Lately, water shortages, and in particular rural droughts, have been in the news. While the farmers in many regions certainly are suffering, and there are definitely enough meaty economic issues around farmers’ current water allocations and associated issues, I want to concentrate on economic issues around water use by (mainly urban) households, and what role demand management should play.
For the most part, New Zealand has heaps of water. Yet in Wellington, where I live (for instance) sprinkler usage is currently rationed, and there is talk of an all out sprinkler ban if a big downpour doesn’t happen soon (the recent trickles are only holding things off for a while). That is because the main sources of drinking water in the region – the water catchment area in the rimutukas (near Wainui), the Hutt River near Kaitoke, and the Aquifers under the Hutt Valley, are all at about the limit of what they can give without incurring major damage, due to the recent low water flows.
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So, the Real Estate Industry of New Zealand has censured a member for advertising it’s services by citing the general level of service in the industry, which it claims has customers paying “too much” for not good enough service. Sounds like a competitive claim to me.
But not to the Real Estate Institute of New Zealand (REINZ). REINZ was set up under the auspices of the Real Estate Institute of New Zealand Act 1976, and all licensed real estate agents are required to belong to it and abide by its rules.
The REINZ is one of a class of industry bodies that has been given government recognition. In many other industries, there is no government recognition/compulsion, yet the motivation for setting up the bodies is largely the same. These industries usually have some kind of bar to entry, but it is not one that is strictly prohibitive – for instance a professional qualification may be needed (eg estate agents license, admittance to the bar to practise law). Ostensibly, the bodies regulate the behaviour of members, who ordinary people cannot fully understand or regulate themselves because of the informational difficulties (cannot tell them apart, do not understand things like lawyer-client privelige or are in a compromised position (you are at the mercy of your lawyer in the middle of a trial) etc). It is argued that it is more efficient for the body to regulate, as it is cheaper than legislation, more adaptive to community needs etc.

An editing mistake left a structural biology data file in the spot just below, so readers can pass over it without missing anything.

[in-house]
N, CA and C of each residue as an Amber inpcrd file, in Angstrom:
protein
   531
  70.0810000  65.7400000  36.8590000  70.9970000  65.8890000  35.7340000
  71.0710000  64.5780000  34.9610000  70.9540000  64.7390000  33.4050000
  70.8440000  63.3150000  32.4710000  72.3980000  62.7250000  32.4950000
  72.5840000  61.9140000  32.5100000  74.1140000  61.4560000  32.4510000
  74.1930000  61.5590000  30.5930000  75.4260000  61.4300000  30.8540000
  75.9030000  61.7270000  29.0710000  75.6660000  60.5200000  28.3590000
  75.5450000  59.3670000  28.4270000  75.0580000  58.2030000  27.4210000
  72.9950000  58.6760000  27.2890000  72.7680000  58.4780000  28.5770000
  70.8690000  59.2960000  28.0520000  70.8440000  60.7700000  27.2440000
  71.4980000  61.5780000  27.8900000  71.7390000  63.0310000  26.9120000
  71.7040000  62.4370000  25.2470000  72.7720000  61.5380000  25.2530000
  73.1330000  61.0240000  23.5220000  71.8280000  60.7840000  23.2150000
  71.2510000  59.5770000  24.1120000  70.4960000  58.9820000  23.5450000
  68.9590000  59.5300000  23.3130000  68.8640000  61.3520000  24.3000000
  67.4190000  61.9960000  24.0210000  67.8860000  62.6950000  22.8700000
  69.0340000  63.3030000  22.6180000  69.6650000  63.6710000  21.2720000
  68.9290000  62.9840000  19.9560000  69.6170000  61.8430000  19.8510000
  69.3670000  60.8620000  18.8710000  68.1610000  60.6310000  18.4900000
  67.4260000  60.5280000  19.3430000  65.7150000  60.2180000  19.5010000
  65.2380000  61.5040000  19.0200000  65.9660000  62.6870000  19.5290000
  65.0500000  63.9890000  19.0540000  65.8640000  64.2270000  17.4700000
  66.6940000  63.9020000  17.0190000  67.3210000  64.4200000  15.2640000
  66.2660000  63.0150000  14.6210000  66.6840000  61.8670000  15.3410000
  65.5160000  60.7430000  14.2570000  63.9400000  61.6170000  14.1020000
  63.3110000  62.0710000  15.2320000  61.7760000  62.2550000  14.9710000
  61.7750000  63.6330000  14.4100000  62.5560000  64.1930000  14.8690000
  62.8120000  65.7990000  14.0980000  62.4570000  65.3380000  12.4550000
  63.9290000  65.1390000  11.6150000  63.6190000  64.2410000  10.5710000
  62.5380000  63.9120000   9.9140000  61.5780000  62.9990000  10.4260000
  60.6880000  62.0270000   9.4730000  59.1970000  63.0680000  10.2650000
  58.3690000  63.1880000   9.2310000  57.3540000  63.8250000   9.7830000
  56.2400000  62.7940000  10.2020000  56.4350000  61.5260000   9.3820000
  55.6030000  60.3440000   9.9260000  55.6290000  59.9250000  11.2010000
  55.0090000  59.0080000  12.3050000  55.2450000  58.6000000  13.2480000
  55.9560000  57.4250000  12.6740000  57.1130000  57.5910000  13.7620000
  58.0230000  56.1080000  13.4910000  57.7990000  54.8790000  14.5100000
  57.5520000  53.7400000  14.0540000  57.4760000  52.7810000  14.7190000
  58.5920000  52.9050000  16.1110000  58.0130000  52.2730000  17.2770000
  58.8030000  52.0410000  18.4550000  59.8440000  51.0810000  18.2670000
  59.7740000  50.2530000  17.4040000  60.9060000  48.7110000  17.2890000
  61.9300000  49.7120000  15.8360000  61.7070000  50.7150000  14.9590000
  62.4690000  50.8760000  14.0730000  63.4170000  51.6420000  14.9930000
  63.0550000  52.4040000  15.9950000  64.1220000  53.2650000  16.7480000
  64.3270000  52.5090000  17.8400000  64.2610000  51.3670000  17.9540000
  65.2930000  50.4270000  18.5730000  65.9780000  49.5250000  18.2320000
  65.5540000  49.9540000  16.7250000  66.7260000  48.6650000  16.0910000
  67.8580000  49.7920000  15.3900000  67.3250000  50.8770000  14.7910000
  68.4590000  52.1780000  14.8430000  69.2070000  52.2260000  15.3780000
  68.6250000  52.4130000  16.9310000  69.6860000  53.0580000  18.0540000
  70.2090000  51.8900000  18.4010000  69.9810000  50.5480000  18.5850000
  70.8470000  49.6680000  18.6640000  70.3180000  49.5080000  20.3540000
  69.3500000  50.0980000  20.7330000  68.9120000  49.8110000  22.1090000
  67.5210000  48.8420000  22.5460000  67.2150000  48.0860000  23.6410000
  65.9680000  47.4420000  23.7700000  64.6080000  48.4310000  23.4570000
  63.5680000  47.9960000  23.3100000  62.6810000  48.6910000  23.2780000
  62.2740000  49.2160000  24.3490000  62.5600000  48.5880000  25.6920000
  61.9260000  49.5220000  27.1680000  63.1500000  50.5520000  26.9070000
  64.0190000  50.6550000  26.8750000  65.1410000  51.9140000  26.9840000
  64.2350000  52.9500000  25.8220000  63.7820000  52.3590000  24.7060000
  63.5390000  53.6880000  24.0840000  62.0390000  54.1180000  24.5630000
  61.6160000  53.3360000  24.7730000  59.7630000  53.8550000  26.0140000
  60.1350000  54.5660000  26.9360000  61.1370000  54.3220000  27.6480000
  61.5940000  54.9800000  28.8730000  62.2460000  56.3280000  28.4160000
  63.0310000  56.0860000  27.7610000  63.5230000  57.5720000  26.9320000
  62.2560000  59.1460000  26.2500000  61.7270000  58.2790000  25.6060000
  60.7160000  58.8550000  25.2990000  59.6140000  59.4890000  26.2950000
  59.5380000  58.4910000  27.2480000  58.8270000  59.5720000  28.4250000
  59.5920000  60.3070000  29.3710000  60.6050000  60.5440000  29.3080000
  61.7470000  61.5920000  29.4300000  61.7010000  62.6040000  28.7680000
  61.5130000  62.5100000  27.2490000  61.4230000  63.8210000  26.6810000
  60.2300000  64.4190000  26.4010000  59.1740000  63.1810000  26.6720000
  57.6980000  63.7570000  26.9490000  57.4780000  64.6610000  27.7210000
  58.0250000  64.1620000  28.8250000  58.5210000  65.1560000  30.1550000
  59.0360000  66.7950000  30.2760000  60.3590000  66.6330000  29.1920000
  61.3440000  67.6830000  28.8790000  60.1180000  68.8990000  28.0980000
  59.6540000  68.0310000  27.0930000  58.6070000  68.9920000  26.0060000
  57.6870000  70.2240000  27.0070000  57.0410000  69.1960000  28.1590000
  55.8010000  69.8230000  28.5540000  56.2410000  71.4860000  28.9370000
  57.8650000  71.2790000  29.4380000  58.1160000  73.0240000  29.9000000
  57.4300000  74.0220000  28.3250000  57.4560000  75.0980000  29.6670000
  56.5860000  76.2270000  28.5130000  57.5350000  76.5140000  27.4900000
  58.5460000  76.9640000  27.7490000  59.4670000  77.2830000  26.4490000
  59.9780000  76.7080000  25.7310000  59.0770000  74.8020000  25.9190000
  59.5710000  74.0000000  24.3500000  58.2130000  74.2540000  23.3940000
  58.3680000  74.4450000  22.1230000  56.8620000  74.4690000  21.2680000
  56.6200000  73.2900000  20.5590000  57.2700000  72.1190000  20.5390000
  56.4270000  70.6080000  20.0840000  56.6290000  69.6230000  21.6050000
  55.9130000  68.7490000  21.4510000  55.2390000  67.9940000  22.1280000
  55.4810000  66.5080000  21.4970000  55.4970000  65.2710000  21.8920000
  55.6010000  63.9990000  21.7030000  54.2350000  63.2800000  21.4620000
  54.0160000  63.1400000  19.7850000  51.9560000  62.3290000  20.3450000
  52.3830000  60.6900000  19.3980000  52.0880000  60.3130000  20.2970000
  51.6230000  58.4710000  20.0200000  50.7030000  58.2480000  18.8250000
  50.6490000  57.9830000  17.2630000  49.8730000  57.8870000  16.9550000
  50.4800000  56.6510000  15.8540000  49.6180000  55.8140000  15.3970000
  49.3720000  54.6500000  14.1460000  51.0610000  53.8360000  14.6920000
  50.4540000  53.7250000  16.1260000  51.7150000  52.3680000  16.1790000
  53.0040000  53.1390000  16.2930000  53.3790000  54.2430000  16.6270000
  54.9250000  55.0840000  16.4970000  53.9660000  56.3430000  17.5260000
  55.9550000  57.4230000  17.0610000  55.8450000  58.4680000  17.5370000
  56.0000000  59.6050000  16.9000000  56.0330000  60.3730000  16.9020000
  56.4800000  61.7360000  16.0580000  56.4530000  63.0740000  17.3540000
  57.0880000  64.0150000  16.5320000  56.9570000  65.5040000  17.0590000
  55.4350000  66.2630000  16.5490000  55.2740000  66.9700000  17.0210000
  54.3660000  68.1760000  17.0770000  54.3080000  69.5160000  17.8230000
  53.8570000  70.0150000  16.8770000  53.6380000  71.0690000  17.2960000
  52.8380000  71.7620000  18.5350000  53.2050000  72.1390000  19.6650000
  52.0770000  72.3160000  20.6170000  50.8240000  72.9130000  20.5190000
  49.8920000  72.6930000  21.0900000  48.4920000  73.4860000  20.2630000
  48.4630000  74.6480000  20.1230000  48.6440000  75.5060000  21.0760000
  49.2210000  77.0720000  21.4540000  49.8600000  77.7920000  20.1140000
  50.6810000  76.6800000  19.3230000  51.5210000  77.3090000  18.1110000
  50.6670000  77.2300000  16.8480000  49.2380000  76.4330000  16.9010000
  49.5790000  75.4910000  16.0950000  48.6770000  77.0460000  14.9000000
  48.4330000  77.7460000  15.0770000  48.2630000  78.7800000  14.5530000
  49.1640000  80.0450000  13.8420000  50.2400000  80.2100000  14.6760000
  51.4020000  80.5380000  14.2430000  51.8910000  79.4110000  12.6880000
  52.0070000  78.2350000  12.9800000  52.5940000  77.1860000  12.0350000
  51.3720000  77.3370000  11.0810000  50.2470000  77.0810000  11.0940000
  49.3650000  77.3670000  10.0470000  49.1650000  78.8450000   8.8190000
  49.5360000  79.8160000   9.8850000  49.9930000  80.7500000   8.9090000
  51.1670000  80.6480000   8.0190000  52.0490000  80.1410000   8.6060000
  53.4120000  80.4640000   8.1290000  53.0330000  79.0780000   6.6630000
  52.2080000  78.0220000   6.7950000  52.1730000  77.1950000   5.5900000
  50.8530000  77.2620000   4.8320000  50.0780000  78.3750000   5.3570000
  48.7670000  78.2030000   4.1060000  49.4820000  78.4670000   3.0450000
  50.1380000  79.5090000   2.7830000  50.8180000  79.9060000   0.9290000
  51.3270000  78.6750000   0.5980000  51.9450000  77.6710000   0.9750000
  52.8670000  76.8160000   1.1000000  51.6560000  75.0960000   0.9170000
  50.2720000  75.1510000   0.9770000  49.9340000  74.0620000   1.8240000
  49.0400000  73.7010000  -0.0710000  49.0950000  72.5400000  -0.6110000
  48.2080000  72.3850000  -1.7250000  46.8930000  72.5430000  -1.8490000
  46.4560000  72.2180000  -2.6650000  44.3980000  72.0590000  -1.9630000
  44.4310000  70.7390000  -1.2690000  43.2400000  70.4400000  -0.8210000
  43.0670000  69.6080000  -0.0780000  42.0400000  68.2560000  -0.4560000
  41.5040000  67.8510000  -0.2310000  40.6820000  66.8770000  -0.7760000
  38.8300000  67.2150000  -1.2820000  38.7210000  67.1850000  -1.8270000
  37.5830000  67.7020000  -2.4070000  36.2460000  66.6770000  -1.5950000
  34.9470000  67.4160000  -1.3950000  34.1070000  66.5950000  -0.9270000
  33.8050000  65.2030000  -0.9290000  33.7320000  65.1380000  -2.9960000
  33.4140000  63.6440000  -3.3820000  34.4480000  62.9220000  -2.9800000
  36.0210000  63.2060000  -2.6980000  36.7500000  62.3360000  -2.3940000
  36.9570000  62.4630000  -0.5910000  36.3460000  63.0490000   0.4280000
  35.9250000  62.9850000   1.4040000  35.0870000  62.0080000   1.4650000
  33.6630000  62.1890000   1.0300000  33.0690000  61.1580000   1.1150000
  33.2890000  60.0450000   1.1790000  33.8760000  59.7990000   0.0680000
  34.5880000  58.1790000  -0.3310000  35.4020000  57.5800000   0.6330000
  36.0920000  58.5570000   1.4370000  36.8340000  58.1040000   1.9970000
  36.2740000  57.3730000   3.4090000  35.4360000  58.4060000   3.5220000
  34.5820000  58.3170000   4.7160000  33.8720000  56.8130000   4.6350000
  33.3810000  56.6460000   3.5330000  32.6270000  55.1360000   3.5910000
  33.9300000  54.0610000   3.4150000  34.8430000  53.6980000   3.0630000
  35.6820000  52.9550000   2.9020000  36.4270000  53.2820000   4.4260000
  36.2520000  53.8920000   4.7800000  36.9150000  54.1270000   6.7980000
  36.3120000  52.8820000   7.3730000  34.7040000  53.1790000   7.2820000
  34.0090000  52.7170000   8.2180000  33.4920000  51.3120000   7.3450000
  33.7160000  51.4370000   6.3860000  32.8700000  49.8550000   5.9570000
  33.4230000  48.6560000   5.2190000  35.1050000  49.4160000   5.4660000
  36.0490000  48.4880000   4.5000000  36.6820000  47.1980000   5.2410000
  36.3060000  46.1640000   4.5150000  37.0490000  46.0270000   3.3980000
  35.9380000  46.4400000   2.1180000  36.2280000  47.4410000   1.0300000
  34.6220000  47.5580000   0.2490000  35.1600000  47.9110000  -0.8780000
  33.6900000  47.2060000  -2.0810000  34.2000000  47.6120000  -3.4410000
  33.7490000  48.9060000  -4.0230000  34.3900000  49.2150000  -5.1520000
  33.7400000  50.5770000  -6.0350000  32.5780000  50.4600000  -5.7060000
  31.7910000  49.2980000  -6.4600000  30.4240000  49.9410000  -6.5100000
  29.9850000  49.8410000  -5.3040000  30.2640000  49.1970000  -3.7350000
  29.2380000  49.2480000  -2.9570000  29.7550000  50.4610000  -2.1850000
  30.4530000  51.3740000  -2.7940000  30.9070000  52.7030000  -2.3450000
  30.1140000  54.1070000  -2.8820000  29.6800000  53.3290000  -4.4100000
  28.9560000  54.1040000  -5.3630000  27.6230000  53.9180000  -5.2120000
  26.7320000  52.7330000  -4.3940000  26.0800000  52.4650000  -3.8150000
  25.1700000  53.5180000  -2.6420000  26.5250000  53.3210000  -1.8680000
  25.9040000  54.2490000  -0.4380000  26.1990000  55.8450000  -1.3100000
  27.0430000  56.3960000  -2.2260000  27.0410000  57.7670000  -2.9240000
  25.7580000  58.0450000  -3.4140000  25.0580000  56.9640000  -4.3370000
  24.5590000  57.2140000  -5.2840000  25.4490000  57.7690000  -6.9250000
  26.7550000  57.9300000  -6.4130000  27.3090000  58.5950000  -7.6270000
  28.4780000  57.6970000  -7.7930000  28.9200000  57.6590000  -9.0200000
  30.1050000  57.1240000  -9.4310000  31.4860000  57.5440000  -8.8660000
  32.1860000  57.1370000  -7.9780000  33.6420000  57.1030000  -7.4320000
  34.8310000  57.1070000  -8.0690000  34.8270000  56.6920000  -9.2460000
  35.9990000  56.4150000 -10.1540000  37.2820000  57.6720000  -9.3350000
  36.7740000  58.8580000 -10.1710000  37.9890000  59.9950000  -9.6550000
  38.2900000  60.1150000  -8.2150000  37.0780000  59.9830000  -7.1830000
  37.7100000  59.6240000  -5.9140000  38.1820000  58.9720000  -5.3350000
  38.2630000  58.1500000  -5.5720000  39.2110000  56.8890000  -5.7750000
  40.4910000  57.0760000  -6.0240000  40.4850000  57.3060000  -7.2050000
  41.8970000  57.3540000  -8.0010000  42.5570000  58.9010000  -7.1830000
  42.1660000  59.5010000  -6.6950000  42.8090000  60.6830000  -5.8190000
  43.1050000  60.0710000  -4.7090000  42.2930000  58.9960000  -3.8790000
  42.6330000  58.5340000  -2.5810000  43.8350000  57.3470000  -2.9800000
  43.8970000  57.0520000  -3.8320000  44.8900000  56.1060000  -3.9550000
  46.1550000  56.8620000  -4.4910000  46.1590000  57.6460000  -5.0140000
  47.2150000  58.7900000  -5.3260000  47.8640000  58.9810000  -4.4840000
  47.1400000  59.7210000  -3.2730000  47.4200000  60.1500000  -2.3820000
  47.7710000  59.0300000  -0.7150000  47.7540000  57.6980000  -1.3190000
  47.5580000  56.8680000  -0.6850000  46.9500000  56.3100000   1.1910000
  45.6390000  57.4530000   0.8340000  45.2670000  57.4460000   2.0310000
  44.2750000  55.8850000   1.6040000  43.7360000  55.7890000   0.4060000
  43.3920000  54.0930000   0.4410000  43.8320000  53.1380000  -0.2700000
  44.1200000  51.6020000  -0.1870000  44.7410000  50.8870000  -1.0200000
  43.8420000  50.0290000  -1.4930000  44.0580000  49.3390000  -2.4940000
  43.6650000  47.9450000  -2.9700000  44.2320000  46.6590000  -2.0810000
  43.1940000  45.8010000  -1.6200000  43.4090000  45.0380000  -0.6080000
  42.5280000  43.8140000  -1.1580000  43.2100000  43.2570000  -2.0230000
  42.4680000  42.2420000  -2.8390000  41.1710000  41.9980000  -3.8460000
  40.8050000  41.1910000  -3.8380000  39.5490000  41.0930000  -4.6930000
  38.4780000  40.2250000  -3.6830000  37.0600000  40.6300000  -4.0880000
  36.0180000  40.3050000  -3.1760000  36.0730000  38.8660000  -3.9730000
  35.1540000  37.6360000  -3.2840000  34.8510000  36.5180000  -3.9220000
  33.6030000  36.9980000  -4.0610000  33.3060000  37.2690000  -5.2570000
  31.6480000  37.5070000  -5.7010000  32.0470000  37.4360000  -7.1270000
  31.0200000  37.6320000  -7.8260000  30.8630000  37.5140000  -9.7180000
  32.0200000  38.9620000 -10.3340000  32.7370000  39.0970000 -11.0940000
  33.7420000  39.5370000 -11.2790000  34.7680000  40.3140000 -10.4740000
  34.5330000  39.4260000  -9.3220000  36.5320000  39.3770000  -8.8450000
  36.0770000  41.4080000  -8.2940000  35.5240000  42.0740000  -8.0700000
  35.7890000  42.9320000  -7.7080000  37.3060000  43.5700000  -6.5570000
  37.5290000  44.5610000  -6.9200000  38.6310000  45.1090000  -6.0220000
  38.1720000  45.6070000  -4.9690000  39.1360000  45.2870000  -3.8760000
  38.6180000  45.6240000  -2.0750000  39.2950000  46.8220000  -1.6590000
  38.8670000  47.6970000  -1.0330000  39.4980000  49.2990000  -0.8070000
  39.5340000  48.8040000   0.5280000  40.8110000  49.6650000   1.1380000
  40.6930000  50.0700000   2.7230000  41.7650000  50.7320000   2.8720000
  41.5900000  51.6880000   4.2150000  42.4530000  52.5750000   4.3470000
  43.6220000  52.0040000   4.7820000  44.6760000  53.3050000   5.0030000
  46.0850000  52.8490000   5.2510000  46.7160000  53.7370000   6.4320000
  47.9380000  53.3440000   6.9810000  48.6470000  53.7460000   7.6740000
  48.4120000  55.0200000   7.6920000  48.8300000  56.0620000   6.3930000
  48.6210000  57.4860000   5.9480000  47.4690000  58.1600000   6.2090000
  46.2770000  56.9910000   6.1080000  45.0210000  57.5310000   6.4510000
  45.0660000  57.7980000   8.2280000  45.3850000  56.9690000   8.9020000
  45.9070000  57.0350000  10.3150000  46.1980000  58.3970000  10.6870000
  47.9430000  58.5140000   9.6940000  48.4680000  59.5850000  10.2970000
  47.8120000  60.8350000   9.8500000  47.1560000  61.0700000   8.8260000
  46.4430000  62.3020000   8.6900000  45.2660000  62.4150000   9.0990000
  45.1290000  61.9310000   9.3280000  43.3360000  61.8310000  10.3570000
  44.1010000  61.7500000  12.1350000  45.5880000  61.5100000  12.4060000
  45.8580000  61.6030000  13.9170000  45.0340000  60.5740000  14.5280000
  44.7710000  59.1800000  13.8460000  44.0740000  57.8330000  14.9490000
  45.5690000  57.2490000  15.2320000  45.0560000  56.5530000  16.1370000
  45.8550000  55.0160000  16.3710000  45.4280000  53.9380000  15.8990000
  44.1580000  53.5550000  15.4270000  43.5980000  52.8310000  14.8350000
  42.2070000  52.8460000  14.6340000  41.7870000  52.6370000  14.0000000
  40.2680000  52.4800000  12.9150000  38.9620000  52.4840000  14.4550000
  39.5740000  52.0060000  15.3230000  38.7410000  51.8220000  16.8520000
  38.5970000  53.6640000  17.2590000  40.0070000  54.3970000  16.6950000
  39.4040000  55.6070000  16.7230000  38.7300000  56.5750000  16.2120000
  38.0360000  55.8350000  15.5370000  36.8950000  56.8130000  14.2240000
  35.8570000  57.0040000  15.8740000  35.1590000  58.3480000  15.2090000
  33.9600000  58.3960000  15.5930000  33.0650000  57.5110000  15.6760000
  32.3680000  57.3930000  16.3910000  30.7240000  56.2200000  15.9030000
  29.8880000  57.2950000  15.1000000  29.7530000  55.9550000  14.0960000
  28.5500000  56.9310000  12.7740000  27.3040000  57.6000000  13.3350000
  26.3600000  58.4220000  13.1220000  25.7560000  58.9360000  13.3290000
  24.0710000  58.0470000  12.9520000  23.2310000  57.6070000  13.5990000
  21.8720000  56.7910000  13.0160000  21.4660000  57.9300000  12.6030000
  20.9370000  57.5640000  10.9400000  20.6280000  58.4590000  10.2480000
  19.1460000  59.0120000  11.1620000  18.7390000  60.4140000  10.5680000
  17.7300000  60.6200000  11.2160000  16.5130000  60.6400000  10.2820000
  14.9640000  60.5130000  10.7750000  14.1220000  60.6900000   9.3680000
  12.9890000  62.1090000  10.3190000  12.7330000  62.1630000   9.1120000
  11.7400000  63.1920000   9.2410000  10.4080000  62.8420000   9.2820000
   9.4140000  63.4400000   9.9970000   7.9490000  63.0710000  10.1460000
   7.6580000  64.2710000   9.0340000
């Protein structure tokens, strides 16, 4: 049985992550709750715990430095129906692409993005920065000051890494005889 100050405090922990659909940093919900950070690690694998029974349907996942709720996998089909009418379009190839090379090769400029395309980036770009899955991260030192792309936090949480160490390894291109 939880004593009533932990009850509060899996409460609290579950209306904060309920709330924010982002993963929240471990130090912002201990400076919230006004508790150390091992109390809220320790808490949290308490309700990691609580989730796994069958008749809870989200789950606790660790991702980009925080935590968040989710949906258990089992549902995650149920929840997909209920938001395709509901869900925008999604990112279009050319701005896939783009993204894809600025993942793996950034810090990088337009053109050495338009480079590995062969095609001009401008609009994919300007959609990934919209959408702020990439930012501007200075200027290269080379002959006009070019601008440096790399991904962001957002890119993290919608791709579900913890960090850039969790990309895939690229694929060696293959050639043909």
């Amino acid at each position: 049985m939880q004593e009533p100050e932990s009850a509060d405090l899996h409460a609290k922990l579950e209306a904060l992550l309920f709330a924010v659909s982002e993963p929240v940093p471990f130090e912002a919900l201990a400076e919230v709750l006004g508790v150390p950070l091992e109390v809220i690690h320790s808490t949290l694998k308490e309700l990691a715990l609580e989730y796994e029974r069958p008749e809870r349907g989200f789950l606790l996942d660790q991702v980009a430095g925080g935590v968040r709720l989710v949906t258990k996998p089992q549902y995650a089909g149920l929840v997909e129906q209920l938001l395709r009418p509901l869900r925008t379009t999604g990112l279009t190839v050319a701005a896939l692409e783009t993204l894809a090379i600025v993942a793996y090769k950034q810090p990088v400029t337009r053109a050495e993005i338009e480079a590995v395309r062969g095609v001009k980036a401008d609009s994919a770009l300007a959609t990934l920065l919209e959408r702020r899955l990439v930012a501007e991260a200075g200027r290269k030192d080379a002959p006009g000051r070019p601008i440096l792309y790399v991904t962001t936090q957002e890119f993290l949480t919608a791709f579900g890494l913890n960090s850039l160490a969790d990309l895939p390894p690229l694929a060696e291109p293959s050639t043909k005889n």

Sometimes, the industry bodies are formed by members to prevent government regulation – leading members set the bodies up and claim to be preventing poor conduct on behalf of the industry, to stop the government doing so, presumably because they believe that the rules will be less onerous if they write them themselves.
Where this happens and a kind of defacto-power is given to these bodies (or actual power in the case of the REINZ), problems emerge. Often hurdles to competition and industry entry are set up under the semblance of increasing standards – higher qualifications required, minimum practise times, a majority of members need to approve their power to practise. In the end, without actual and real government oversight it is almost innevitable that these bodies move to become quasi-cartels that aim to protect their members under the guise of protecting the helpless consumer. So it is that the REINZ has censured a member for seemingly only competing.